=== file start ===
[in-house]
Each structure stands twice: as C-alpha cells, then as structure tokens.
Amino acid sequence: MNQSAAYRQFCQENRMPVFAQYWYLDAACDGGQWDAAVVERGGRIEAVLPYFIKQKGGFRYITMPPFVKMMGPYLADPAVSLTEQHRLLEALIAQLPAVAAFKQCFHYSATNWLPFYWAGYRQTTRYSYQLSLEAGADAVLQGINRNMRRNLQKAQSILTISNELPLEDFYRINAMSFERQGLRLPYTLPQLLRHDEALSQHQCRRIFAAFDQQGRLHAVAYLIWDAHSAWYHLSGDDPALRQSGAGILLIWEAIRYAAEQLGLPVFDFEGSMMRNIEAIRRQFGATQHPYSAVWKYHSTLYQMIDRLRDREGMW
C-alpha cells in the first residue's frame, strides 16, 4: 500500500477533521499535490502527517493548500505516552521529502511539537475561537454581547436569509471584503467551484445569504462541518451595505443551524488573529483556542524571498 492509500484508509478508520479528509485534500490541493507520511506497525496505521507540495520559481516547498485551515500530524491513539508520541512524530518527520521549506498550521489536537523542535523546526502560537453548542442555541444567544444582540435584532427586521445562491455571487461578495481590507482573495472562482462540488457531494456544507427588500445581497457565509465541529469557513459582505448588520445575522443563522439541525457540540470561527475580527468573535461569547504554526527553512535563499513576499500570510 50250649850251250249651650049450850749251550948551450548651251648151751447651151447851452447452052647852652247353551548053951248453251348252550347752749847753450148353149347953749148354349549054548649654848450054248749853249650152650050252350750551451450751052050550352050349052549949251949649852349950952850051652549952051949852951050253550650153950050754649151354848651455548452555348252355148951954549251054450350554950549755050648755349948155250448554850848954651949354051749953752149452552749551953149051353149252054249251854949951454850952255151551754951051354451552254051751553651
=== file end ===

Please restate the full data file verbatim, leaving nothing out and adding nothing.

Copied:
[in-house]
Each structure stands twice: as C-alpha cells, then as structure tokens.
Amino acid sequence: MNQSAAYRQFCQENRMPVFAQYWYLDAACDGGQWDAAVVERGGRIEAVLPYFIKQKGGFRYITMPPFVKMMGPYLADPAVSLTEQHRLLEALIAQLPAVAAFKQCFHYSATNWLPFYWAGYRQTTRYSYQLSLEAGADAVLQGINRNMRRNLQKAQSILTISNELPLEDFYRINAMSFERQGLRLPYTLPQLLRHDEALSQHQCRRIFAAFDQQGRLHAVAYLIWDAHSAWYHLSGDDPALRQSGAGILLIWEAIRYAAEQLGLPVFDFEGSMMRNIEAIRRQFGATQHPYSAVWKYHSTLYQMIDRLRDREGMW
C-alpha cells in the first residue's frame, strides 16, 4: 500500500477533521499535490502527517493548500505516552521529502511539537475561537454581547436569509471584503467551484445569504462541518451595505443551524488573529483556542524571498 492509500484508509478508520479528509485534500490541493507520511506497525496505521507540495520559481516547498485551515500530524491513539508520541512524530518527520521549506498550521489536537523542535523546526502560537453548542442555541444567544444582540435584532427586521445562491455571487461578495481590507482573495472562482462540488457531494456544507427588500445581497457565509465541529469557513459582505448588520445575522443563522439541525457540540470561527475580527468573535461569547504554526527553512535563499513576499500570510 50250649850251250249651650049450850749251550948551450548651251648151751447651151447851452447452052647852652247353551548053951248453251348252550347752749847753450148353149347953749148354349549054548649654848450054248749853249650152650050252350750551451450751052050550352050349052549949251949649852349950952850051652549952051949852951050253550650153950050754649151354848651455548452555348252355148951954549251054450350554950549755050648755349948155250448554850848954651949354051749953752149452552749551953149051353149252054249251854949951454850952255151551754951051354451552254051751553651